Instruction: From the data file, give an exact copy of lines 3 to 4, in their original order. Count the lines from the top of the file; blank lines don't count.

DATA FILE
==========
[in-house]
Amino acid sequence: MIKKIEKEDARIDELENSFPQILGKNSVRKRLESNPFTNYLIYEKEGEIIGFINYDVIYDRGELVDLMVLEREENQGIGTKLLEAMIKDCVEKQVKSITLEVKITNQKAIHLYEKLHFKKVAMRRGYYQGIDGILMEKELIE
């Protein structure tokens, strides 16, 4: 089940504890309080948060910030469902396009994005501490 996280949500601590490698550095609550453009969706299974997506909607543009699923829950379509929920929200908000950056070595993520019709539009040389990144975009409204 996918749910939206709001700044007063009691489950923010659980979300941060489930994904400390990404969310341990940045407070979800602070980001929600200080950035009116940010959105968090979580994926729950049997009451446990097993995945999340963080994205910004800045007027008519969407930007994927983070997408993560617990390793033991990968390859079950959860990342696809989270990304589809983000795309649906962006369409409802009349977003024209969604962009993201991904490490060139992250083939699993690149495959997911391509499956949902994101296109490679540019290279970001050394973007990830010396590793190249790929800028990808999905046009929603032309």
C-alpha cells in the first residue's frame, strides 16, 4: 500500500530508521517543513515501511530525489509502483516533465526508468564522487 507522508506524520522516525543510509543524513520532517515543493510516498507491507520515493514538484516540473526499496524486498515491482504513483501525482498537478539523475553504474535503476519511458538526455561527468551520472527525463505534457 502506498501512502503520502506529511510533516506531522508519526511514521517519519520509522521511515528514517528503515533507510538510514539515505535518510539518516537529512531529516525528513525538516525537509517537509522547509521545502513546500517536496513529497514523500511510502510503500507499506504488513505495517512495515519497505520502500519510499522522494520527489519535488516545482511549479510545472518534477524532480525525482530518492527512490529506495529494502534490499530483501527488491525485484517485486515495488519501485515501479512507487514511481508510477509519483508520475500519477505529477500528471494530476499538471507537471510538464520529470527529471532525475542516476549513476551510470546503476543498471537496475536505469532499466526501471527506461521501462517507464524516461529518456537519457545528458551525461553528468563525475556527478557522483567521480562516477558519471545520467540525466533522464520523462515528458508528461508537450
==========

């Protein structure tokens, strides 16, 4: 089940504890309080948060910030469902396009994005501490 996280949500601590490698550095609550453009969706299974997506909607543009699923829950379509929920929200908000950056070595993520019709539009040389990144975009409204 996918749910939206709001700044007063009691489950923010659980979300941060489930994904400390990404969310341990940045407070979800602070980001929600200080950035009116940010959105968090979580994926729950049997009451446990097993995945999340963080994205910004800045007027008519969407930007994927983070997408993560617990390793033991990968390859079950959860990342696809989270990304589809983000795309649906962006369409409802009349977003024209969604962009993201991904490490060139992250083939699993690149495959997911391509499956949902994101296109490679540019290279970001050394973007990830010396590793190249790929800028990808999905046009929603032309």
C-alpha cells in the first residue's frame, strides 16, 4: 500500500530508521517543513515501511530525489509502483516533465526508468564522487 507522508506524520522516525543510509543524513520532517515543493510516498507491507520515493514538484516540473526499496524486498515491482504513483501525482498537478539523475553504474535503476519511458538526455561527468551520472527525463505534457 502506498501512502503520502506529511510533516506531522508519526511514521517519519520509522521511515528514517528503515533507510538510514539515505535518510539518516537529512531529516525528513525538516525537509517537509522547509521545502513546500517536496513529497514523500511510502510503500507499506504488513505495517512495515519497505520502500519510499522522494520527489519535488516545482511549479510545472518534477524532480525525482530518492527512490529506495529494502534490499530483501527488491525485484517485486515495488519501485515501479512507487514511481508510477509519483508520475500519477505529477500528471494530476499538471507537471510538464520529470527529471532525475542516476549513476551510470546503476543498471537496475536505469532499466526501471527506461521501462517507464524516461529518456537519457545528458551525461553528468563525475556527478557522483567521480562516477558519471545520467540525466533522464520523462515528458508528461508537450